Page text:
The Supreme Court’s approval of the use of statistical sampling in Tyson Foods is, for the reasons discussed above, limited and should not significantly impact automotive class actions. The court expressly refused to draw a bright-line rule and instead emphasized the importance of a case-specific analysis. Although the Tyson Foods decision impresses on all automotive defendants to raise Daubert challenges to attempted uses of representative and statistical evidence, it is unlikely that an automotive class action will involve analogous facts that would support the use of such statistical evidence to prove class-wide damages.
Currently, the majority of automotive class actions focus on “benefit of the bargain” damages, with plaintiff classes seeking to recover the diminution in value resulting from disclosure of whatever defective product exists in the vehicle of issue. Many of the claims in these cases are based on alleged false advertising and are likewise raised under state consumer protection statutes, with plaintiffs claiming to have relied on affirmative statements from the defendant manufacturers when deciding to purchase the subject vehicles. To recover under these theories, each putative class member must prove that he or she relied on a manufacturer’s misrepresentation or omission to buy a vehicle and suffered financial injury as a result.
In nearly all automobile class actions, there is no basis for presuming that each putative class member saw and relied on the same messages from a manufacturer in making the purchase decision. Manufacturers’ messages differ in countless ways, including by message. Class members receive information about class vehicles from all sorts of places — including from family, friends, private resellers, the Internet, television, magazines and car-buying guides. Similarly, third-party information varies in countless ways, including by topic and message and by vehicle class, model and model year. In short, the class before the Supreme Court in Tyson Foods is far different from the class before courts in automotive class actions. The tight-knit nature of the Tyson Foods class allowed the high court to make a decision on a damages model that courts should never reach in automotive class cases.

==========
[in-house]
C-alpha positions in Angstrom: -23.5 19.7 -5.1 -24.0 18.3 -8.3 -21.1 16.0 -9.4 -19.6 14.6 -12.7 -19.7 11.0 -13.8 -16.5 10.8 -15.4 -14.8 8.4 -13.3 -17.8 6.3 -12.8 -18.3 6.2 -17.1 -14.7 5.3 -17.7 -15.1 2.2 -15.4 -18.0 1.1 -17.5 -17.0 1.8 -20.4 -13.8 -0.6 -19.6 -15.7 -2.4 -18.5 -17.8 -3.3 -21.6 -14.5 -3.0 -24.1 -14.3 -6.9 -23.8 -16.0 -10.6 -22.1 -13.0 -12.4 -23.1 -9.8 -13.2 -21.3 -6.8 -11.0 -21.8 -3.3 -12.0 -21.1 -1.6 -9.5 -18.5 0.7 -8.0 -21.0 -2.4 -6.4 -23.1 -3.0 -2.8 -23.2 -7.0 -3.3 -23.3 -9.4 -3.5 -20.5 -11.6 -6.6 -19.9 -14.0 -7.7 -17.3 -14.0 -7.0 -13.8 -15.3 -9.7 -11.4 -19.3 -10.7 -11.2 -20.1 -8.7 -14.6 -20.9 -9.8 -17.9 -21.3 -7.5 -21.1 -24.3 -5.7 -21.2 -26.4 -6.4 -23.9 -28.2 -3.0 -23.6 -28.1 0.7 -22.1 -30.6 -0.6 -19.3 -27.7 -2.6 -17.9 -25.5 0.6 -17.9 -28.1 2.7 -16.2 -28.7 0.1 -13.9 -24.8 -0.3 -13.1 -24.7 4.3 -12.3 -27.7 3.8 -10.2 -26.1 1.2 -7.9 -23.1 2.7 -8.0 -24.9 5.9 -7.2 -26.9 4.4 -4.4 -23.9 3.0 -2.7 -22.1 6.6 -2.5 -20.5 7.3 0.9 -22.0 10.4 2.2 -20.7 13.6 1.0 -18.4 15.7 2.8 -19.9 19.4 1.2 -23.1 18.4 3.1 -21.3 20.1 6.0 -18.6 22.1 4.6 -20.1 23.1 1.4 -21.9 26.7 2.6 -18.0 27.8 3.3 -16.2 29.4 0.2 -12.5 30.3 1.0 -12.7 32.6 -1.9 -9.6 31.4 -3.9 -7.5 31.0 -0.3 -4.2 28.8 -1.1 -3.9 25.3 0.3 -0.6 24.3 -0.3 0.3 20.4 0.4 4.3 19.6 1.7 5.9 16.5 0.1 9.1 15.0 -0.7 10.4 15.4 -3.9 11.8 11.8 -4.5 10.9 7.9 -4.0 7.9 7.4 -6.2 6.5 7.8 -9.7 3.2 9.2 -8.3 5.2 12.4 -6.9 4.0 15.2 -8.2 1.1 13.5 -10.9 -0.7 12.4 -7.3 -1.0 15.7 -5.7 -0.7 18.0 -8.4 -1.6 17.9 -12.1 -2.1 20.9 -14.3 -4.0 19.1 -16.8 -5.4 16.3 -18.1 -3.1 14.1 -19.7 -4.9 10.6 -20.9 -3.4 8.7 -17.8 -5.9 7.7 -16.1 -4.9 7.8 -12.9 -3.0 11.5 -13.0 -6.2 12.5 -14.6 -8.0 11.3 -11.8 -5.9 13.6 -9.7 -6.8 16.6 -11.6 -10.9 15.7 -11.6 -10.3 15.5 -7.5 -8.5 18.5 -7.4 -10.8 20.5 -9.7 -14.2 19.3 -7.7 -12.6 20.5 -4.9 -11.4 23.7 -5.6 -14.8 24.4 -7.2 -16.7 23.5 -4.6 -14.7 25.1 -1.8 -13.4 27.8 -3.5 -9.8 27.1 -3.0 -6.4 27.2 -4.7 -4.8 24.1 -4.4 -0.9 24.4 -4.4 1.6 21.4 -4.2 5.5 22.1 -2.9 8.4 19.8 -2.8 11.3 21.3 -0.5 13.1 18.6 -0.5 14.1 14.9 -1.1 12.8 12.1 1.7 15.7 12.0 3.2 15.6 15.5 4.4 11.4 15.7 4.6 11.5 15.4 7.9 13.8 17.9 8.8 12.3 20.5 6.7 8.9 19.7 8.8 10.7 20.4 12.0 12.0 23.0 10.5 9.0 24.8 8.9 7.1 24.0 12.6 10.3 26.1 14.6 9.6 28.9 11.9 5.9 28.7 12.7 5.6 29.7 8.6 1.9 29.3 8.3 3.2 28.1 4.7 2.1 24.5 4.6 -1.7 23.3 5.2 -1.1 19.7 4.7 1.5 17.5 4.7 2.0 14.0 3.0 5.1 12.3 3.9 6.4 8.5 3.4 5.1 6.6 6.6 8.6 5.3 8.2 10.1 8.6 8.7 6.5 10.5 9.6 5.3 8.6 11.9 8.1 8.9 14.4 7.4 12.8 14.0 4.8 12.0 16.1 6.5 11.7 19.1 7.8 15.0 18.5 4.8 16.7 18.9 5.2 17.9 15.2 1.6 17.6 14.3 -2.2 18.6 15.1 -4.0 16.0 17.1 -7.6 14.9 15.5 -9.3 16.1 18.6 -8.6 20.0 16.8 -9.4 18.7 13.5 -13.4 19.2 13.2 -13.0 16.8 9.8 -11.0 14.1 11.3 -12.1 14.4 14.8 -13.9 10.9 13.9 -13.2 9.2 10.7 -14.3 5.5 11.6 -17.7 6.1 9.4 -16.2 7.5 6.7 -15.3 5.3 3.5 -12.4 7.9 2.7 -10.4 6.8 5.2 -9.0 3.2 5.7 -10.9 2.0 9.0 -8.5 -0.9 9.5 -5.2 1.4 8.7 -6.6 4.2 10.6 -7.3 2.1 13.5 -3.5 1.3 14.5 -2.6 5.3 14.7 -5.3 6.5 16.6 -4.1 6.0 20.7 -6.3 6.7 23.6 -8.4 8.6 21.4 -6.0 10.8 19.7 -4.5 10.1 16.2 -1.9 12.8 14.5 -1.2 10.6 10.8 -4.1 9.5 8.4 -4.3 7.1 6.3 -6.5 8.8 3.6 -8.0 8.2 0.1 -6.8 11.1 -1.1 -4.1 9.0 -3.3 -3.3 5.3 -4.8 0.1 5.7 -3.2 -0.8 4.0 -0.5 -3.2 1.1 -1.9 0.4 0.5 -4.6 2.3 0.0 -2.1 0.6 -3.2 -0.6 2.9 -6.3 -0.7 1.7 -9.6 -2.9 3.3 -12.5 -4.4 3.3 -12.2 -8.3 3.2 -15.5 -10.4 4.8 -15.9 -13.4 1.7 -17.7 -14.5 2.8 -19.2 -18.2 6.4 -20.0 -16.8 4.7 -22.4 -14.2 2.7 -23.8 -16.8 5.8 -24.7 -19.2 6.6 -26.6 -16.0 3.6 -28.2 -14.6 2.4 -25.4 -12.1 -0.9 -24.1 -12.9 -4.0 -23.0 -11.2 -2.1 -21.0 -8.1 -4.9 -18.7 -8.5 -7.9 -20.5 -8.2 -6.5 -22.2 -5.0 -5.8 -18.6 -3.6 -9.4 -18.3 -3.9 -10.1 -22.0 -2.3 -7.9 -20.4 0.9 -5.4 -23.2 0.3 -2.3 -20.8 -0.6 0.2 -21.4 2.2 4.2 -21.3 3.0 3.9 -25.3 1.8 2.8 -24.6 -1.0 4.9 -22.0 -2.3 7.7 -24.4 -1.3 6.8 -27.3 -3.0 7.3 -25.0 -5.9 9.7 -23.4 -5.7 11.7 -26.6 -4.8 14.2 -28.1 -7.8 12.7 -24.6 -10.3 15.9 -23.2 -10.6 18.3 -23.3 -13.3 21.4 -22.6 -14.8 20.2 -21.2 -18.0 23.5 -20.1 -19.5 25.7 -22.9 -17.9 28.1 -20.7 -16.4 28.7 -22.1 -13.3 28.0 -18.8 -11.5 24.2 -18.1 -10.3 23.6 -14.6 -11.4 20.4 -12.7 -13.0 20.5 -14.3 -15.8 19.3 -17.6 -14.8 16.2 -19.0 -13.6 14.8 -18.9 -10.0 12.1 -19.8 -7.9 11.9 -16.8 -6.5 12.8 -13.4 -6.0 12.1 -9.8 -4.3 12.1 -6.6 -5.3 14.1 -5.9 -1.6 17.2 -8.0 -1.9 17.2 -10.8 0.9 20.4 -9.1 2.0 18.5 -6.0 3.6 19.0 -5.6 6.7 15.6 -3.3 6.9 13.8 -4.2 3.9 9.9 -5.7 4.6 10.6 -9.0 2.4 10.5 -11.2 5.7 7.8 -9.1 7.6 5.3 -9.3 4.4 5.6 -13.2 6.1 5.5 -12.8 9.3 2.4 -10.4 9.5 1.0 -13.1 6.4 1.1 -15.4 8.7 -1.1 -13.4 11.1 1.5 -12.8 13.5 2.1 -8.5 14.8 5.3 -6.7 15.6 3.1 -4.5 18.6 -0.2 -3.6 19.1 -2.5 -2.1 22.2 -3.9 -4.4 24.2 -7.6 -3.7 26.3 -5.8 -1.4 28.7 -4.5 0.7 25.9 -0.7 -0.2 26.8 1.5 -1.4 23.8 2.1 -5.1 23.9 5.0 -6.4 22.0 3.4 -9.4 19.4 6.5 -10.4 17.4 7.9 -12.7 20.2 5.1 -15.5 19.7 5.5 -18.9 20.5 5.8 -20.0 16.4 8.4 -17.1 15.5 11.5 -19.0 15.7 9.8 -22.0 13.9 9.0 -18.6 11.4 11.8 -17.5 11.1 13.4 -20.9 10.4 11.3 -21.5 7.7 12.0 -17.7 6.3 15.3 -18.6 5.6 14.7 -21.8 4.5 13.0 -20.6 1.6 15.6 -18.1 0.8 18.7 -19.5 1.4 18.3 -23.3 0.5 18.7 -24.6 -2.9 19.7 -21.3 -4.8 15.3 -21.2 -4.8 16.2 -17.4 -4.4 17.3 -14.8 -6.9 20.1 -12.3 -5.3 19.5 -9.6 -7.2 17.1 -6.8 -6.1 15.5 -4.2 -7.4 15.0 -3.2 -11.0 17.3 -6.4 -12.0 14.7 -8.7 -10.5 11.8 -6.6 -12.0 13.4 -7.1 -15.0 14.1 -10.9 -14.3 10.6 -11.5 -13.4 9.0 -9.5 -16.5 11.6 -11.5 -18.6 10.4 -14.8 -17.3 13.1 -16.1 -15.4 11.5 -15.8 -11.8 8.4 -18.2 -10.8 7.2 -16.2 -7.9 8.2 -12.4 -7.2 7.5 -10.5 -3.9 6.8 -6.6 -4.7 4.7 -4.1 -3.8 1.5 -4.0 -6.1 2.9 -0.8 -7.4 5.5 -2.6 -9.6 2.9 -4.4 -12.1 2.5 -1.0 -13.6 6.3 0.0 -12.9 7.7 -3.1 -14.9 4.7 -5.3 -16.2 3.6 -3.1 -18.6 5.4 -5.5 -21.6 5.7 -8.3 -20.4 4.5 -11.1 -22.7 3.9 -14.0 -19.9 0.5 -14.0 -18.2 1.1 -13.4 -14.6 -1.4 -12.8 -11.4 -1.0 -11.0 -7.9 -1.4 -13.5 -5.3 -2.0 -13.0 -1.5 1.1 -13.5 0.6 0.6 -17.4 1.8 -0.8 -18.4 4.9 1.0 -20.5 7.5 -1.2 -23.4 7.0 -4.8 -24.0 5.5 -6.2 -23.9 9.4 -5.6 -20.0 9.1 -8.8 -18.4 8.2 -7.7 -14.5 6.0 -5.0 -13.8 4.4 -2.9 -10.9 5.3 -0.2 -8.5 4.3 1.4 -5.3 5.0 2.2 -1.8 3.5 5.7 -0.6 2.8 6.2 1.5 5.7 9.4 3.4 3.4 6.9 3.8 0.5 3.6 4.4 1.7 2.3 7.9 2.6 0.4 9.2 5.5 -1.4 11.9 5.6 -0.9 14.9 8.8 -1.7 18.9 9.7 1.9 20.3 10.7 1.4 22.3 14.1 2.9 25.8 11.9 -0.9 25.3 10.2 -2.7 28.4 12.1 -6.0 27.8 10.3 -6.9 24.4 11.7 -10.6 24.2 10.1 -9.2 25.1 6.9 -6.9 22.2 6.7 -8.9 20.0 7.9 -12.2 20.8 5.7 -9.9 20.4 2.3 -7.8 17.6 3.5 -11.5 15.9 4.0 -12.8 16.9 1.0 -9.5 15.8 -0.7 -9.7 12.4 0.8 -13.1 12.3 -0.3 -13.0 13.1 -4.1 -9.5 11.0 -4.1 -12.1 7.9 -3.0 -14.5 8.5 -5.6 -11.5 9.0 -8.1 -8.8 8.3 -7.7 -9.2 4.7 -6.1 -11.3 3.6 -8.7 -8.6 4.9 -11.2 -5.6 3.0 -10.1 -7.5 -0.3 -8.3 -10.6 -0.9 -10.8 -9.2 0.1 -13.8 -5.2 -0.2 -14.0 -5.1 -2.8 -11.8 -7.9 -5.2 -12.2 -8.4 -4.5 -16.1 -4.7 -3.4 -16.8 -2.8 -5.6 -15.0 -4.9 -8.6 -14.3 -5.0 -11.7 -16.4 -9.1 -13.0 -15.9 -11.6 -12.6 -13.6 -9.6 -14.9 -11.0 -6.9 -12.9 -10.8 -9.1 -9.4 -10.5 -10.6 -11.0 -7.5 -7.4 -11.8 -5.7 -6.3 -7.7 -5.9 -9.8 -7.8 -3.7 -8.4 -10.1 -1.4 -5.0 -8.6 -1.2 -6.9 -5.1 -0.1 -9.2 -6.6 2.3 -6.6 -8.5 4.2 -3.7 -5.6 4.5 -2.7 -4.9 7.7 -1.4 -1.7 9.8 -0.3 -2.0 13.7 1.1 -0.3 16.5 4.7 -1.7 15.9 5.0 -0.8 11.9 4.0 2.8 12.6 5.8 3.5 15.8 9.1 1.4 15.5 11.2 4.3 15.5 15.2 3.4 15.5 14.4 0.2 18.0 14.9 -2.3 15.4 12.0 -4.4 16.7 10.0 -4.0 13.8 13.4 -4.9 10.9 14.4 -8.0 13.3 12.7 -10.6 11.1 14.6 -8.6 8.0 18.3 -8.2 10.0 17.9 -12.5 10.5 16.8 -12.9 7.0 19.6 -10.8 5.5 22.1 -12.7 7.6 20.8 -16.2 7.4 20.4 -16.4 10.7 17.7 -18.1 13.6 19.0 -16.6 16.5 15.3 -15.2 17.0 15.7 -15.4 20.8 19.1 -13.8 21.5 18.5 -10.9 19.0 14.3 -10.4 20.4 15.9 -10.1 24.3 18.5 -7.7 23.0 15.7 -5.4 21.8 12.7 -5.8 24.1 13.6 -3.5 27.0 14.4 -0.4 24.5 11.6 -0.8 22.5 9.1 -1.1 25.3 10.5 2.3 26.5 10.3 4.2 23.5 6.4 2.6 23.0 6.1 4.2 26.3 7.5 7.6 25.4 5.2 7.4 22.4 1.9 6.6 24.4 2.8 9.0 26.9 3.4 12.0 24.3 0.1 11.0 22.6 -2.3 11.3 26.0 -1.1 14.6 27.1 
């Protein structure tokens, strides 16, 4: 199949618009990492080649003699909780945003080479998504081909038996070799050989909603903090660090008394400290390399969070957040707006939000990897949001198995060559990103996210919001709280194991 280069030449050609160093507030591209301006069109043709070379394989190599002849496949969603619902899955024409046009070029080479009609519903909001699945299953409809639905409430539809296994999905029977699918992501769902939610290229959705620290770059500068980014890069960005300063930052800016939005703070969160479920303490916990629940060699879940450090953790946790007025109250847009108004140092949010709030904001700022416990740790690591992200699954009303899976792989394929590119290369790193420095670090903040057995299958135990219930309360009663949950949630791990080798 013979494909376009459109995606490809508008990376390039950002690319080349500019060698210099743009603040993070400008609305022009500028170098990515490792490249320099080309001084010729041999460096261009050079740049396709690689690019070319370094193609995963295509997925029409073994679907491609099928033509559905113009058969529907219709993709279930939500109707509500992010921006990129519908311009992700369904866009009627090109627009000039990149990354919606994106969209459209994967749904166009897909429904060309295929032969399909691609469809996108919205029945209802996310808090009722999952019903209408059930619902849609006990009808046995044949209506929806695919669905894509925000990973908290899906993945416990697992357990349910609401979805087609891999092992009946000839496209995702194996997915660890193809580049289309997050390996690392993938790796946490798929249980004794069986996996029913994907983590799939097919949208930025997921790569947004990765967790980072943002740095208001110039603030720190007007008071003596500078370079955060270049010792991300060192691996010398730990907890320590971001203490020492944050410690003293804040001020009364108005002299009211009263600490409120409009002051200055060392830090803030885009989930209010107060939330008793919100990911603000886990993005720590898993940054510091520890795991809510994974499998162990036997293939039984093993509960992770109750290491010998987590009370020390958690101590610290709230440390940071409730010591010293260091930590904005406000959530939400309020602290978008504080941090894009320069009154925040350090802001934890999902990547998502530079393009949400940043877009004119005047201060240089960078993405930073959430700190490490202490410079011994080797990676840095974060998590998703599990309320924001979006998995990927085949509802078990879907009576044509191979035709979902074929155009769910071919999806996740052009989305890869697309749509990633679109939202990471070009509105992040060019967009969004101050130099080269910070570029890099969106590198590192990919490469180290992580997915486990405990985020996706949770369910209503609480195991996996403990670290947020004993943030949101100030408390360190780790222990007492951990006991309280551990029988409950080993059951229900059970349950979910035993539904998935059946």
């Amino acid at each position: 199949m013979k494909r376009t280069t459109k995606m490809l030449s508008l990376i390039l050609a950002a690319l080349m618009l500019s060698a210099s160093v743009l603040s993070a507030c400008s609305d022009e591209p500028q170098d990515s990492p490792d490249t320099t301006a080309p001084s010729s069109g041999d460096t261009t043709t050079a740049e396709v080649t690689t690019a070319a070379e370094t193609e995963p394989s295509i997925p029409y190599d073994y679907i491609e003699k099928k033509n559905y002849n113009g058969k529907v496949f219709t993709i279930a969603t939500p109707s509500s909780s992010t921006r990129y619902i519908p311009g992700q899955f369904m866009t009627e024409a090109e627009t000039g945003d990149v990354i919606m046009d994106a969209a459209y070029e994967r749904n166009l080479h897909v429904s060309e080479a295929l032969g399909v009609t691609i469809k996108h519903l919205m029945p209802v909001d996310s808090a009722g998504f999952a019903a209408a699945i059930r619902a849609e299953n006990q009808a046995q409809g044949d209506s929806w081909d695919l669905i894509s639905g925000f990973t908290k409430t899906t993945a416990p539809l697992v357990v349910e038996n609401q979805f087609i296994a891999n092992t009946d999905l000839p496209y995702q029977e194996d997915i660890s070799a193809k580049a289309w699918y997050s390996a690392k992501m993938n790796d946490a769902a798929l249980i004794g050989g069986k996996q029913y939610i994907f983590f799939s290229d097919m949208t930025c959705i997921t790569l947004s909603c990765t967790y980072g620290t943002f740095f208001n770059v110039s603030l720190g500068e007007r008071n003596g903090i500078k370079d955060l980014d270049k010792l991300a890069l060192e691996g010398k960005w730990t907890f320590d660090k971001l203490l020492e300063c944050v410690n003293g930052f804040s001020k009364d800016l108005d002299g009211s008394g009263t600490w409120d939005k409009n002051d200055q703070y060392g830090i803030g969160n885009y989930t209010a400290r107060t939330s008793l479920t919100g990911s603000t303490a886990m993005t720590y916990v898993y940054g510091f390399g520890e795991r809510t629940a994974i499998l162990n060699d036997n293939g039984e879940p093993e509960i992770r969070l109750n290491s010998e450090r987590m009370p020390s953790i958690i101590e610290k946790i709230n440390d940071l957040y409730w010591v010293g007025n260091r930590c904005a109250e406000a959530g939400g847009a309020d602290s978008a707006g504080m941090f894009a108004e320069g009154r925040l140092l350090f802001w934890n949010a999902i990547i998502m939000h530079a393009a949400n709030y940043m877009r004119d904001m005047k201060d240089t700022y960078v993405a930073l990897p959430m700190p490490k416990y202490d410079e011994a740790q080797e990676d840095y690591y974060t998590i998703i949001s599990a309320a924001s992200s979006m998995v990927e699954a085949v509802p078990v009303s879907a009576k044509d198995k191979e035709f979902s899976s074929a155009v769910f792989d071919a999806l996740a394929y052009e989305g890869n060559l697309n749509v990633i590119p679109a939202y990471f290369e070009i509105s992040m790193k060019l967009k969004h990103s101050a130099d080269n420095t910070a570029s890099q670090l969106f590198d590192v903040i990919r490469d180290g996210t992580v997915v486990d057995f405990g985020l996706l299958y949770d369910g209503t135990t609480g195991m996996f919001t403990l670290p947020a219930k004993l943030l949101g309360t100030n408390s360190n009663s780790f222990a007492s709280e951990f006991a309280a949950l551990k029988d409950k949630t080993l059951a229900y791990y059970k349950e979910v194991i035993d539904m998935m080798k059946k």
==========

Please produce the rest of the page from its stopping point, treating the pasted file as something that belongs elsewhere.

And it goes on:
Even if a court were to get past other individualized issues to consider proposed class-wide damages, the clear distinctions between the Tyson Foods case and typical automobile class actions should preclude a similar result. Plaintiffs in these cases must be able to show through common proof that each putative class member suffered injury in the form of lost value. That common proof simply does not exist.
Determining whether any putative class member suffered harm presents a whole collection of individual issues. For example, many class members would pay the same price for their vehicle today even knowing what they later learn about the alleged defects in the vehicles. Others will have resold their vehicles in ways or at times that make it impossible to have suffered a loss. And most importantly, depreciation of vehicles simply does not fit neatly into a statistical formula in a way that may occur in other cases. A vehicle’s price reflects numerous factors that a formula cannot capture. A buyer’s negotiating style, intent and appetite for bargaining; the vehicle’s make, model, damage, mileage and maintenance history; and the region where the vehicle is located are all unique factors that impact a car’s value.
So while some feel that the Tyson Foods decision may represent a shift in class damages analysis, there should not be an impact felt in automobile class actions. Manufacturer defendants who find themselves in these cases should be able to resort to the same defenses and arguments that have served them well in the past.